Originally published on Thu March 7, 2013 12:32 pm
Americans are all for government efforts to get them to eat more healthfully, as long as they don't feel like they're being bullied into it. That's what people said in a new survey about government efforts to influence how we eat, like New York City's ban on supersized sodas.
In the past decade, state and federal governments have launched dozens of new laws and programs to promote healthful eating and exercise. They've put a lot of effort into measuring what works, but surprisingly little effort into finding out what the people at the receiving end think.
Washington State Rep. <a href="http://houserepublicans.wa.gov/ed-orcutt/">Ed Orcutt</a> has apologized for saying "the act of riding a bike results in greater emissions of carbon dioxide from the rider," after an email with a bike shop owner sparked criticism. Here, a cyclist rides in Seattle last year.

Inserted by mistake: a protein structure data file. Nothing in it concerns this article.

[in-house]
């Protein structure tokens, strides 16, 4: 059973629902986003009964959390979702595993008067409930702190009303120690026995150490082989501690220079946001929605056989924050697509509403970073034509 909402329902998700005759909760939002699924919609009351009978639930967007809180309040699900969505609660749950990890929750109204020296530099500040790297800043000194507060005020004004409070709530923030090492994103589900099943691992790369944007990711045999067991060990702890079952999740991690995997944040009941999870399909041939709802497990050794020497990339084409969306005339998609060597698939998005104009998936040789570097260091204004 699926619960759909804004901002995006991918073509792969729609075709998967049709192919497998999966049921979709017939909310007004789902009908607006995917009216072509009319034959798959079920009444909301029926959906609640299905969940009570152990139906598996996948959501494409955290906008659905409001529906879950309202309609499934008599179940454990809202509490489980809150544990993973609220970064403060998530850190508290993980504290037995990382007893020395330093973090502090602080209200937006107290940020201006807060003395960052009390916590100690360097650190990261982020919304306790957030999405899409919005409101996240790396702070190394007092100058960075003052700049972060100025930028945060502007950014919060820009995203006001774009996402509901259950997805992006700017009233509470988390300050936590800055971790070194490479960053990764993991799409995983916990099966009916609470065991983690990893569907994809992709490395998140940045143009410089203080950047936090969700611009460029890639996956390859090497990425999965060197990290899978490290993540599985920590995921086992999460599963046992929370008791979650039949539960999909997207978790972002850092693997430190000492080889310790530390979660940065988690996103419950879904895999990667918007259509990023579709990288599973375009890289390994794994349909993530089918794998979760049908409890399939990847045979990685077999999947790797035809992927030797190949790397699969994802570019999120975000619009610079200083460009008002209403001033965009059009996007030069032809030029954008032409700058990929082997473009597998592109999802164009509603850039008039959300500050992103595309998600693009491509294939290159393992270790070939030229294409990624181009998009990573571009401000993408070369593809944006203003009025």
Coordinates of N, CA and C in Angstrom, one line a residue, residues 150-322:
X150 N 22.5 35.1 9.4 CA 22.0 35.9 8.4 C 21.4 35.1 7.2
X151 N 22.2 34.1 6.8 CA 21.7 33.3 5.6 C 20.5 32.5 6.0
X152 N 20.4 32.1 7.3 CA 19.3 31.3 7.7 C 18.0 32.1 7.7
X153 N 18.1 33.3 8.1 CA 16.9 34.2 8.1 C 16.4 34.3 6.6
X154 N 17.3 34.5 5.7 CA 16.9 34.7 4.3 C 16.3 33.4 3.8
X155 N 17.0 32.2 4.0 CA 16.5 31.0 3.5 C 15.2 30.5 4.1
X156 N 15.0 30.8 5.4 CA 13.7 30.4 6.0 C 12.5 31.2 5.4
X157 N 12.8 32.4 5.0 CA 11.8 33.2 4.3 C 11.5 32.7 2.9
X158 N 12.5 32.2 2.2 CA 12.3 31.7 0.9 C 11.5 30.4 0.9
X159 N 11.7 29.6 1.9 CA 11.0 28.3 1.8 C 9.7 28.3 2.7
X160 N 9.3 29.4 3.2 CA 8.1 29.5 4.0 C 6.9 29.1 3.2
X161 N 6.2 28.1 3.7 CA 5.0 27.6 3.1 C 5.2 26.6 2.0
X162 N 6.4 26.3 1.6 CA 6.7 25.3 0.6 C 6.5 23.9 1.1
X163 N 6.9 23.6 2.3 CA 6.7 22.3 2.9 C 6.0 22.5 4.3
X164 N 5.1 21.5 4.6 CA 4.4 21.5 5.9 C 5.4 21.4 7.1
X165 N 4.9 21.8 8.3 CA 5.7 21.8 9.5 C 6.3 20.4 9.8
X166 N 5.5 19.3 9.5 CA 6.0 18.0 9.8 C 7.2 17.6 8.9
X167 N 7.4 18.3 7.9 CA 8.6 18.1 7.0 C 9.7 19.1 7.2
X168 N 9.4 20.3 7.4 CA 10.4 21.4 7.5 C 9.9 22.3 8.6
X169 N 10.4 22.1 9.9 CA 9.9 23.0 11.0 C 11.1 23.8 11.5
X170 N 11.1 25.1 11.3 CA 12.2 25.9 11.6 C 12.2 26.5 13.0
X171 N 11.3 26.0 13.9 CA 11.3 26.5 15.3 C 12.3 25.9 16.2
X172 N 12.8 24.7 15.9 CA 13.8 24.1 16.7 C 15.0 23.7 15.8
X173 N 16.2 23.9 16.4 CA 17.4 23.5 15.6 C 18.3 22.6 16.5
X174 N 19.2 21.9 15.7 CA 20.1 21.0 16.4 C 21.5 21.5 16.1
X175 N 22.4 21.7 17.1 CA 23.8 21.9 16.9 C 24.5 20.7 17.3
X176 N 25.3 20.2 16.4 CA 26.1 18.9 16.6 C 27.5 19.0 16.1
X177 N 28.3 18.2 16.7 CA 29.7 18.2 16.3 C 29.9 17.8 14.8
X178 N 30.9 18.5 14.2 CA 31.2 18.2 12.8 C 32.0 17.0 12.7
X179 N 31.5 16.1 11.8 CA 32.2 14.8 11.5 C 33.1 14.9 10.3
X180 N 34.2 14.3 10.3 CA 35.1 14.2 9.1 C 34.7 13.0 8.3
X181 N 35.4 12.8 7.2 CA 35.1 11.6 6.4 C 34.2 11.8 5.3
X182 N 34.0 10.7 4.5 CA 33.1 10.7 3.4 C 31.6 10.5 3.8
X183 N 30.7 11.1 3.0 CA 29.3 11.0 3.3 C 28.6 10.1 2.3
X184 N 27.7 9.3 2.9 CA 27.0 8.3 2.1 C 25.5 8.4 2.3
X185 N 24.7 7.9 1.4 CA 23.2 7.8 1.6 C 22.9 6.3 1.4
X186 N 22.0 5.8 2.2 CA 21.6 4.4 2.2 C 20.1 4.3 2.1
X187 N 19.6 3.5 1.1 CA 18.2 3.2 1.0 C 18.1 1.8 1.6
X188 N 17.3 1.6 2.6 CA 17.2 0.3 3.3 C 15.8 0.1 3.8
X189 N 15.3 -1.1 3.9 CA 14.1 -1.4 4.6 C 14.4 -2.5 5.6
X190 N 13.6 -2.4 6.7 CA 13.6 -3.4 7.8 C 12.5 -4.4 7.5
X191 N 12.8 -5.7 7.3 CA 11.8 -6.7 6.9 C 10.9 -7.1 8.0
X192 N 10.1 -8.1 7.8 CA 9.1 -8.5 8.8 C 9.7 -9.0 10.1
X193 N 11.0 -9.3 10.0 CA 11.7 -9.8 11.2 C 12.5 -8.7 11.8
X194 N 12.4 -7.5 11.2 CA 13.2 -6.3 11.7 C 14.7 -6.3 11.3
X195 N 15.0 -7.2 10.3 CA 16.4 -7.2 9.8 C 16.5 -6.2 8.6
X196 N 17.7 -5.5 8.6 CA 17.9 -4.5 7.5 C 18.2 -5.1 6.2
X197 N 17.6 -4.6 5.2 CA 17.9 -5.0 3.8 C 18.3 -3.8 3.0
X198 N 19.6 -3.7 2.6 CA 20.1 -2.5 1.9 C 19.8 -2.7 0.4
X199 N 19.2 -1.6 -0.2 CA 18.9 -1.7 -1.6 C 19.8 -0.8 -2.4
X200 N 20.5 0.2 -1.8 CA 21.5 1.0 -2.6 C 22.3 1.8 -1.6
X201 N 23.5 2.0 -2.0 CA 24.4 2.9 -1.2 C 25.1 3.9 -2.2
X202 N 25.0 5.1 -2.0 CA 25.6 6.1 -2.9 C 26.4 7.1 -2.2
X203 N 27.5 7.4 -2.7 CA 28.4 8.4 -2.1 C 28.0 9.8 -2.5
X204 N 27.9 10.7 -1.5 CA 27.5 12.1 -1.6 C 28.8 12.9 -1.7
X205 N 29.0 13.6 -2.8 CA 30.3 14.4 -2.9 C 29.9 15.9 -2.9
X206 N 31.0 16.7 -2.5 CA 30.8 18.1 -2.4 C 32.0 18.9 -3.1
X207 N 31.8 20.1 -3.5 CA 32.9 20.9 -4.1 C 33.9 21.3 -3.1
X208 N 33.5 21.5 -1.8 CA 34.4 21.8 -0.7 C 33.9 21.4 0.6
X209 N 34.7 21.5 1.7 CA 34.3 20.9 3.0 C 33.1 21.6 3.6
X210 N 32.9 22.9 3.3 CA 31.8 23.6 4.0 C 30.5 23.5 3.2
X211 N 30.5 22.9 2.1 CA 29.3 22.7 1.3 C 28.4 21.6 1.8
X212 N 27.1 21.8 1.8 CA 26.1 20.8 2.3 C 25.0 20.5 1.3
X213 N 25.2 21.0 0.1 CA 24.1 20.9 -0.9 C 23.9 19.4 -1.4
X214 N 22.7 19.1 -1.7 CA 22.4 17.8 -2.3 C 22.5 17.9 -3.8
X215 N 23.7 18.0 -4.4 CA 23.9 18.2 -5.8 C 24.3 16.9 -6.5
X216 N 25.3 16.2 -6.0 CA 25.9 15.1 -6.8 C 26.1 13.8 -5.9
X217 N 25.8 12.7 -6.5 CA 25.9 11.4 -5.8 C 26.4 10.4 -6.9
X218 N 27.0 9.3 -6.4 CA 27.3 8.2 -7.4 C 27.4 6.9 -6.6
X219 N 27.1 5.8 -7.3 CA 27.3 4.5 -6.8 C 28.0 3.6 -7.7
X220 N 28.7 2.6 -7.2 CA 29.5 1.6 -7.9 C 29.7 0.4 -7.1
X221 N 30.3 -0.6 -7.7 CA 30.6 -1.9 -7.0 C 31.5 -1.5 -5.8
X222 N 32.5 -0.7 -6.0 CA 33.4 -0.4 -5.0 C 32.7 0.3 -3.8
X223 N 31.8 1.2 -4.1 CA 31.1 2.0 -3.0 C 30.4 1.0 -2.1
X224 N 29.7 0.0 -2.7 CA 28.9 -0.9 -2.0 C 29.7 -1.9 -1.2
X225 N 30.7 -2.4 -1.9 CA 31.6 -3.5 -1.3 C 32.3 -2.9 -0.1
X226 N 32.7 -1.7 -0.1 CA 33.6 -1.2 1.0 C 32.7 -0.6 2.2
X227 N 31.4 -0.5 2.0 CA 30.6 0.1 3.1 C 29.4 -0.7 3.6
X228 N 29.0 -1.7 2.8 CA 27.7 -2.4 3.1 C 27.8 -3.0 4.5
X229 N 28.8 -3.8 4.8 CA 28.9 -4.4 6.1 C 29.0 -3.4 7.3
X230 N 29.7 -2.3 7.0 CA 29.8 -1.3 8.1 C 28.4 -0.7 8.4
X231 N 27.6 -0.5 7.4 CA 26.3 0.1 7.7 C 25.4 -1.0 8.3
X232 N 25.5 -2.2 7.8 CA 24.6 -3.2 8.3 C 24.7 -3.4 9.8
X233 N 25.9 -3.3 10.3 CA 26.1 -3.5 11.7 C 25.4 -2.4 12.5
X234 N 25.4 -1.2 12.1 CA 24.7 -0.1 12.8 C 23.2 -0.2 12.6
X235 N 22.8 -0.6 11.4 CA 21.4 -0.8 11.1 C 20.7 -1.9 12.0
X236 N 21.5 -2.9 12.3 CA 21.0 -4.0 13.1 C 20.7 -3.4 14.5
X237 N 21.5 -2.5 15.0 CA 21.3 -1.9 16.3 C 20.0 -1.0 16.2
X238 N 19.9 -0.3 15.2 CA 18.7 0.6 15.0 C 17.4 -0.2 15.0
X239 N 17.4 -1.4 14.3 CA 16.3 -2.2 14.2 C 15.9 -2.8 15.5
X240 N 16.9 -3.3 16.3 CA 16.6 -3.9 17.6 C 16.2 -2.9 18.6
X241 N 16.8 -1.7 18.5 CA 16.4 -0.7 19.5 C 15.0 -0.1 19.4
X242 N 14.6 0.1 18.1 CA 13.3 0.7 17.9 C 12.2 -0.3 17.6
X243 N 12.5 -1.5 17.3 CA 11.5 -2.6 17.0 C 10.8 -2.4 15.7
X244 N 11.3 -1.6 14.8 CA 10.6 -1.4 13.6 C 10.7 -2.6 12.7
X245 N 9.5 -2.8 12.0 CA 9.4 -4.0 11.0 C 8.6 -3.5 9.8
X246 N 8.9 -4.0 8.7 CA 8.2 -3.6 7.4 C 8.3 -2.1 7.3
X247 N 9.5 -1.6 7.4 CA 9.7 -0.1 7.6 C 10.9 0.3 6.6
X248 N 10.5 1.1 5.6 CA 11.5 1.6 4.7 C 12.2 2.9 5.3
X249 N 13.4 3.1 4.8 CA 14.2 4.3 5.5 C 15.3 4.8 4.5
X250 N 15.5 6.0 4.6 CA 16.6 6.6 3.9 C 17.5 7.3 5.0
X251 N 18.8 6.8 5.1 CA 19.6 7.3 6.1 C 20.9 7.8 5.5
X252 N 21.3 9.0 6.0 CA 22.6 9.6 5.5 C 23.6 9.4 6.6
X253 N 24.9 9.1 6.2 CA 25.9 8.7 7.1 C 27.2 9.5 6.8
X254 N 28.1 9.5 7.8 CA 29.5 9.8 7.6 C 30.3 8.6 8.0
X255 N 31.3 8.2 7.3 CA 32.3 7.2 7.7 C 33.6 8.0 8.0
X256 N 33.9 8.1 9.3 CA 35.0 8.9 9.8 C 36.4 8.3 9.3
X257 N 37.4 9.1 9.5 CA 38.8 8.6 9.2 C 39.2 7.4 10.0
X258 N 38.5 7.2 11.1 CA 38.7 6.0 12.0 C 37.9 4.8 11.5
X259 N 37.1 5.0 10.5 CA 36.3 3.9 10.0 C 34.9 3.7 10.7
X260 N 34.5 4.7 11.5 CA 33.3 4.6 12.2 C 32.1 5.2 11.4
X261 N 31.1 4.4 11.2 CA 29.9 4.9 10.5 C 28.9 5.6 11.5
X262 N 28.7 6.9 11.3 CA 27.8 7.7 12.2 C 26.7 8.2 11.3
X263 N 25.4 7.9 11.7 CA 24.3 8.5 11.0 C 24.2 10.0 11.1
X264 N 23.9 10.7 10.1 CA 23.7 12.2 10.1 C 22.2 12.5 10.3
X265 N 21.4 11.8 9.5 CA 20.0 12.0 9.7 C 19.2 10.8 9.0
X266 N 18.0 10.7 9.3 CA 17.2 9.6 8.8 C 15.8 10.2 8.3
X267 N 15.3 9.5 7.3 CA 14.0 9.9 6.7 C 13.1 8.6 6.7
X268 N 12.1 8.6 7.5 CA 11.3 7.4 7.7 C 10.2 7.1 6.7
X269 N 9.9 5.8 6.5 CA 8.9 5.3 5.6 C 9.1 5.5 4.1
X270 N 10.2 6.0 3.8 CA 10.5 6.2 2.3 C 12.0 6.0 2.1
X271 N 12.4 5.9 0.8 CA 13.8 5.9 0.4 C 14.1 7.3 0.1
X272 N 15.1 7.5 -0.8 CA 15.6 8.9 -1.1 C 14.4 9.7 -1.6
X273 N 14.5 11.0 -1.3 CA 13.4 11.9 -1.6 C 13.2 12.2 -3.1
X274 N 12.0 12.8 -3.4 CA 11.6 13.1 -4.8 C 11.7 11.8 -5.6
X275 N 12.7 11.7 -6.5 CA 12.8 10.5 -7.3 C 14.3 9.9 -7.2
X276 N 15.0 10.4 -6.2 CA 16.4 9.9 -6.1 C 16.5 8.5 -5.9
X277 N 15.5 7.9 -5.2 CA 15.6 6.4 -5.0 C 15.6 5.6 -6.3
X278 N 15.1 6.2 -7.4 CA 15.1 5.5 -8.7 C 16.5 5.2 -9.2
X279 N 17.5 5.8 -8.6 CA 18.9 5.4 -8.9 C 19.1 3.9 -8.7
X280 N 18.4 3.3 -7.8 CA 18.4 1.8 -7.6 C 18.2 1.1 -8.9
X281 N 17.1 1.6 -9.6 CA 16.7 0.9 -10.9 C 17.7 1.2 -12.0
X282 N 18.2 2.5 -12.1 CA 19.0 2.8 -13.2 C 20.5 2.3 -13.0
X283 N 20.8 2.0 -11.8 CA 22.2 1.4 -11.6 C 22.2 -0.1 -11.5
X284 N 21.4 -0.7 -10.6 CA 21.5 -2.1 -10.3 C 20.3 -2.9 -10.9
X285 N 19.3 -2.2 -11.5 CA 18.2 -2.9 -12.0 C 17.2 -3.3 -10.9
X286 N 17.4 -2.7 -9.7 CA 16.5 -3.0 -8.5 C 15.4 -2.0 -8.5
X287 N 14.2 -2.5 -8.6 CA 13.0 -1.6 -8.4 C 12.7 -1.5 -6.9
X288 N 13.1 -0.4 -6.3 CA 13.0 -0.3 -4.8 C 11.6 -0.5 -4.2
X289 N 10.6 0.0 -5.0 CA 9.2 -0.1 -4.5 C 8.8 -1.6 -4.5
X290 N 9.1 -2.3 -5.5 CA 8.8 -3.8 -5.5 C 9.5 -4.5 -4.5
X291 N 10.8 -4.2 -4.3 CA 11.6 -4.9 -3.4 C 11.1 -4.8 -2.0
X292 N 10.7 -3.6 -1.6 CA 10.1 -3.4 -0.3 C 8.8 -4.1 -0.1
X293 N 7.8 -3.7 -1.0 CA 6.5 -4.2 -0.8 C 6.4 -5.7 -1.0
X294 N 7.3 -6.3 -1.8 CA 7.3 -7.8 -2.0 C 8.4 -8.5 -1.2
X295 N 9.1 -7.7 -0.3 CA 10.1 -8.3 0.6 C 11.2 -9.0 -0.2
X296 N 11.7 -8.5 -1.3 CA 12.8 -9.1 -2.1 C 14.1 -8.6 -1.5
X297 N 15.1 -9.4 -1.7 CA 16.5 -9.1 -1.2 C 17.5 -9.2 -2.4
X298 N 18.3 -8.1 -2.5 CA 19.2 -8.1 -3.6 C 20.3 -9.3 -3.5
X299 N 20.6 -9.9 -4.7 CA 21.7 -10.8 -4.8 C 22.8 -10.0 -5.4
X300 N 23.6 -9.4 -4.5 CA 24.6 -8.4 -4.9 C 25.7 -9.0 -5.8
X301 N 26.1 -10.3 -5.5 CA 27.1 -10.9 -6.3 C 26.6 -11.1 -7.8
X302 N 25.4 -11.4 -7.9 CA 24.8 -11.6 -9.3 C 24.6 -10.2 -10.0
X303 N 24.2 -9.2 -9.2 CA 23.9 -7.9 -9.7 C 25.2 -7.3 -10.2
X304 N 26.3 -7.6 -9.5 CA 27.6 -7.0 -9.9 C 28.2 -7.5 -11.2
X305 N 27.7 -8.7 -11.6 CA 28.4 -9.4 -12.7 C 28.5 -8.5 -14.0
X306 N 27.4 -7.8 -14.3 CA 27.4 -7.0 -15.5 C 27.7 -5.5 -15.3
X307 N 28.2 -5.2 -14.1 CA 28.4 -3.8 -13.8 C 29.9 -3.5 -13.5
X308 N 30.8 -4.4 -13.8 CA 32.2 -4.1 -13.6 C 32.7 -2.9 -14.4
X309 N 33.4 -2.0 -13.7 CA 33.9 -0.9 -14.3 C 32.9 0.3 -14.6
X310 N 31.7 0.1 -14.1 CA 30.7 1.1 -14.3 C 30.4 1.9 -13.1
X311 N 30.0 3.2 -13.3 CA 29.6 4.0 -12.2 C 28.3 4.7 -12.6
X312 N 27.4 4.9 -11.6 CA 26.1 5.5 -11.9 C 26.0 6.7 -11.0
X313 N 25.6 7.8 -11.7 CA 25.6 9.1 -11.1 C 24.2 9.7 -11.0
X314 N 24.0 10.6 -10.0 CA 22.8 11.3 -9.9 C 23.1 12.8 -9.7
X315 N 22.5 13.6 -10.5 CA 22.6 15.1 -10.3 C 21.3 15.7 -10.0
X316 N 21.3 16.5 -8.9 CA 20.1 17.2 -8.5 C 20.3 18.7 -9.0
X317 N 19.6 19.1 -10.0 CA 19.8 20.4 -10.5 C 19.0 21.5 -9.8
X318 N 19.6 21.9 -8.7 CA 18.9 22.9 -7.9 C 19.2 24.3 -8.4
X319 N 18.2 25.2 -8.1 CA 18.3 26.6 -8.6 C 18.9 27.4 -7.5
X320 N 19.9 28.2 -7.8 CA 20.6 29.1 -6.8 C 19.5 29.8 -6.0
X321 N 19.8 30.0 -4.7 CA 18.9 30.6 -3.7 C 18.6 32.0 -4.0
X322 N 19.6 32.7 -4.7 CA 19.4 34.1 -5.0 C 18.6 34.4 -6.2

Days after angering cyclists with his contention that people who ride bikes don't help pay for roads — and stating that "the act of riding a bike results in greater emissions of carbon dioxide from the rider," Washington State Rep. Ed Orcutt has apologized for his words, and any confusion they created.
An iceberg in or just outside the Ilulissat fjord, which likely calved from Jakobshavn Isbrae, the fastest glacier in western Greenland, in May 2012. Polar ice sheets are now melting three times faster than in the 1990s.
Credit Ian Joughin / AP
A graphic excerpted from <a href="http://www.pnas.org/content/early/2013/02/27/1214212110.full.pdf+html">the original PNAS study</a>.
Climate change will make commercial shipping possible from North America to Russia or Asia over the North Pole by the middle of the century, a new study says.
Two researchers at the University of California ran seven different climate models simulating two classes of vessels to see if they could make a relatively ice-free passage through the Arctic Ocean. In each case, the sea routes are sufficiently clear after 2049, they say.